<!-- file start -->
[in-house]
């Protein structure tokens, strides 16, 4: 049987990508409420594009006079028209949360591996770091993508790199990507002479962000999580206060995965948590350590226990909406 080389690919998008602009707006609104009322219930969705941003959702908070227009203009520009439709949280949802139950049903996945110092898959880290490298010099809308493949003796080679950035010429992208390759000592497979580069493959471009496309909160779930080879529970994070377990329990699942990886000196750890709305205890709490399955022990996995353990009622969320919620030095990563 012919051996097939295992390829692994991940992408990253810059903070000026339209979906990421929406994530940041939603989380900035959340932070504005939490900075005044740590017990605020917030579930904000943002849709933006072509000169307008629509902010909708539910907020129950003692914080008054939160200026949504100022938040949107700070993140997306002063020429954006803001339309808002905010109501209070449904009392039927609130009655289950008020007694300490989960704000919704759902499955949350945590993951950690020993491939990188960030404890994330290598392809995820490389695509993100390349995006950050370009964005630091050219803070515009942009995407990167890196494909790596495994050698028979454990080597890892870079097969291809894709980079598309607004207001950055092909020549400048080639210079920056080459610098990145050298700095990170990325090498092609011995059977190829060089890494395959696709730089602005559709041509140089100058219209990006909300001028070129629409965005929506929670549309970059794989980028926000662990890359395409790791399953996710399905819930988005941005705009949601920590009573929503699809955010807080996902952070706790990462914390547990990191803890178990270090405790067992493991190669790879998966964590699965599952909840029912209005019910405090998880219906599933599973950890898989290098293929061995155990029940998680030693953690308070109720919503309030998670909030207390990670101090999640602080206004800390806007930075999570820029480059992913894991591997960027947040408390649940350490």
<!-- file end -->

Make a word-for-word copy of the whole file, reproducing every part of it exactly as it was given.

[in-house]
């Protein structure tokens, strides 16, 4: 049987990508409420594009006079028209949360591996770091993508790199990507002479962000999580206060995965948590350590226990909406 080389690919998008602009707006609104009322219930969705941003959702908070227009203009520009439709949280949802139950049903996945110092898959880290490298010099809308493949003796080679950035010429992208390759000592497979580069493959471009496309909160779930080879529970994070377990329990699942990886000196750890709305205890709490399955022990996995353990009622969320919620030095990563 012919051996097939295992390829692994991940992408990253810059903070000026339209979906990421929406994530940041939603989380900035959340932070504005939490900075005044740590017990605020917030579930904000943002849709933006072509000169307008629509902010909708539910907020129950003692914080008054939160200026949504100022938040949107700070993140997306002063020429954006803001339309808002905010109501209070449904009392039927609130009655289950008020007694300490989960704000919704759902499955949350945590993951950690020993491939990188960030404890994330290598392809995820490389695509993100390349995006950050370009964005630091050219803070515009942009995407990167890196494909790596495994050698028979454990080597890892870079097969291809894709980079598309607004207001950055092909020549400048080639210079920056080459610098990145050298700095990170990325090498092609011995059977190829060089890494395959696709730089602005559709041509140089100058219209990006909300001028070129629409965005929506929670549309970059794989980028926000662990890359395409790791399953996710399905819930988005941005705009949601920590009573929503699809955010807080996902952070706790990462914390547990990191803890178990270090405790067992493991190669790879998966964590699965599952909840029912209005019910405090998880219906599933599973950890898989290098293929061995155990029940998680030693953690308070109720919503309030998670909030207390990670101090999640602080206004800390806007930075999570820029480059992913894991591997960027947040408390649940350490």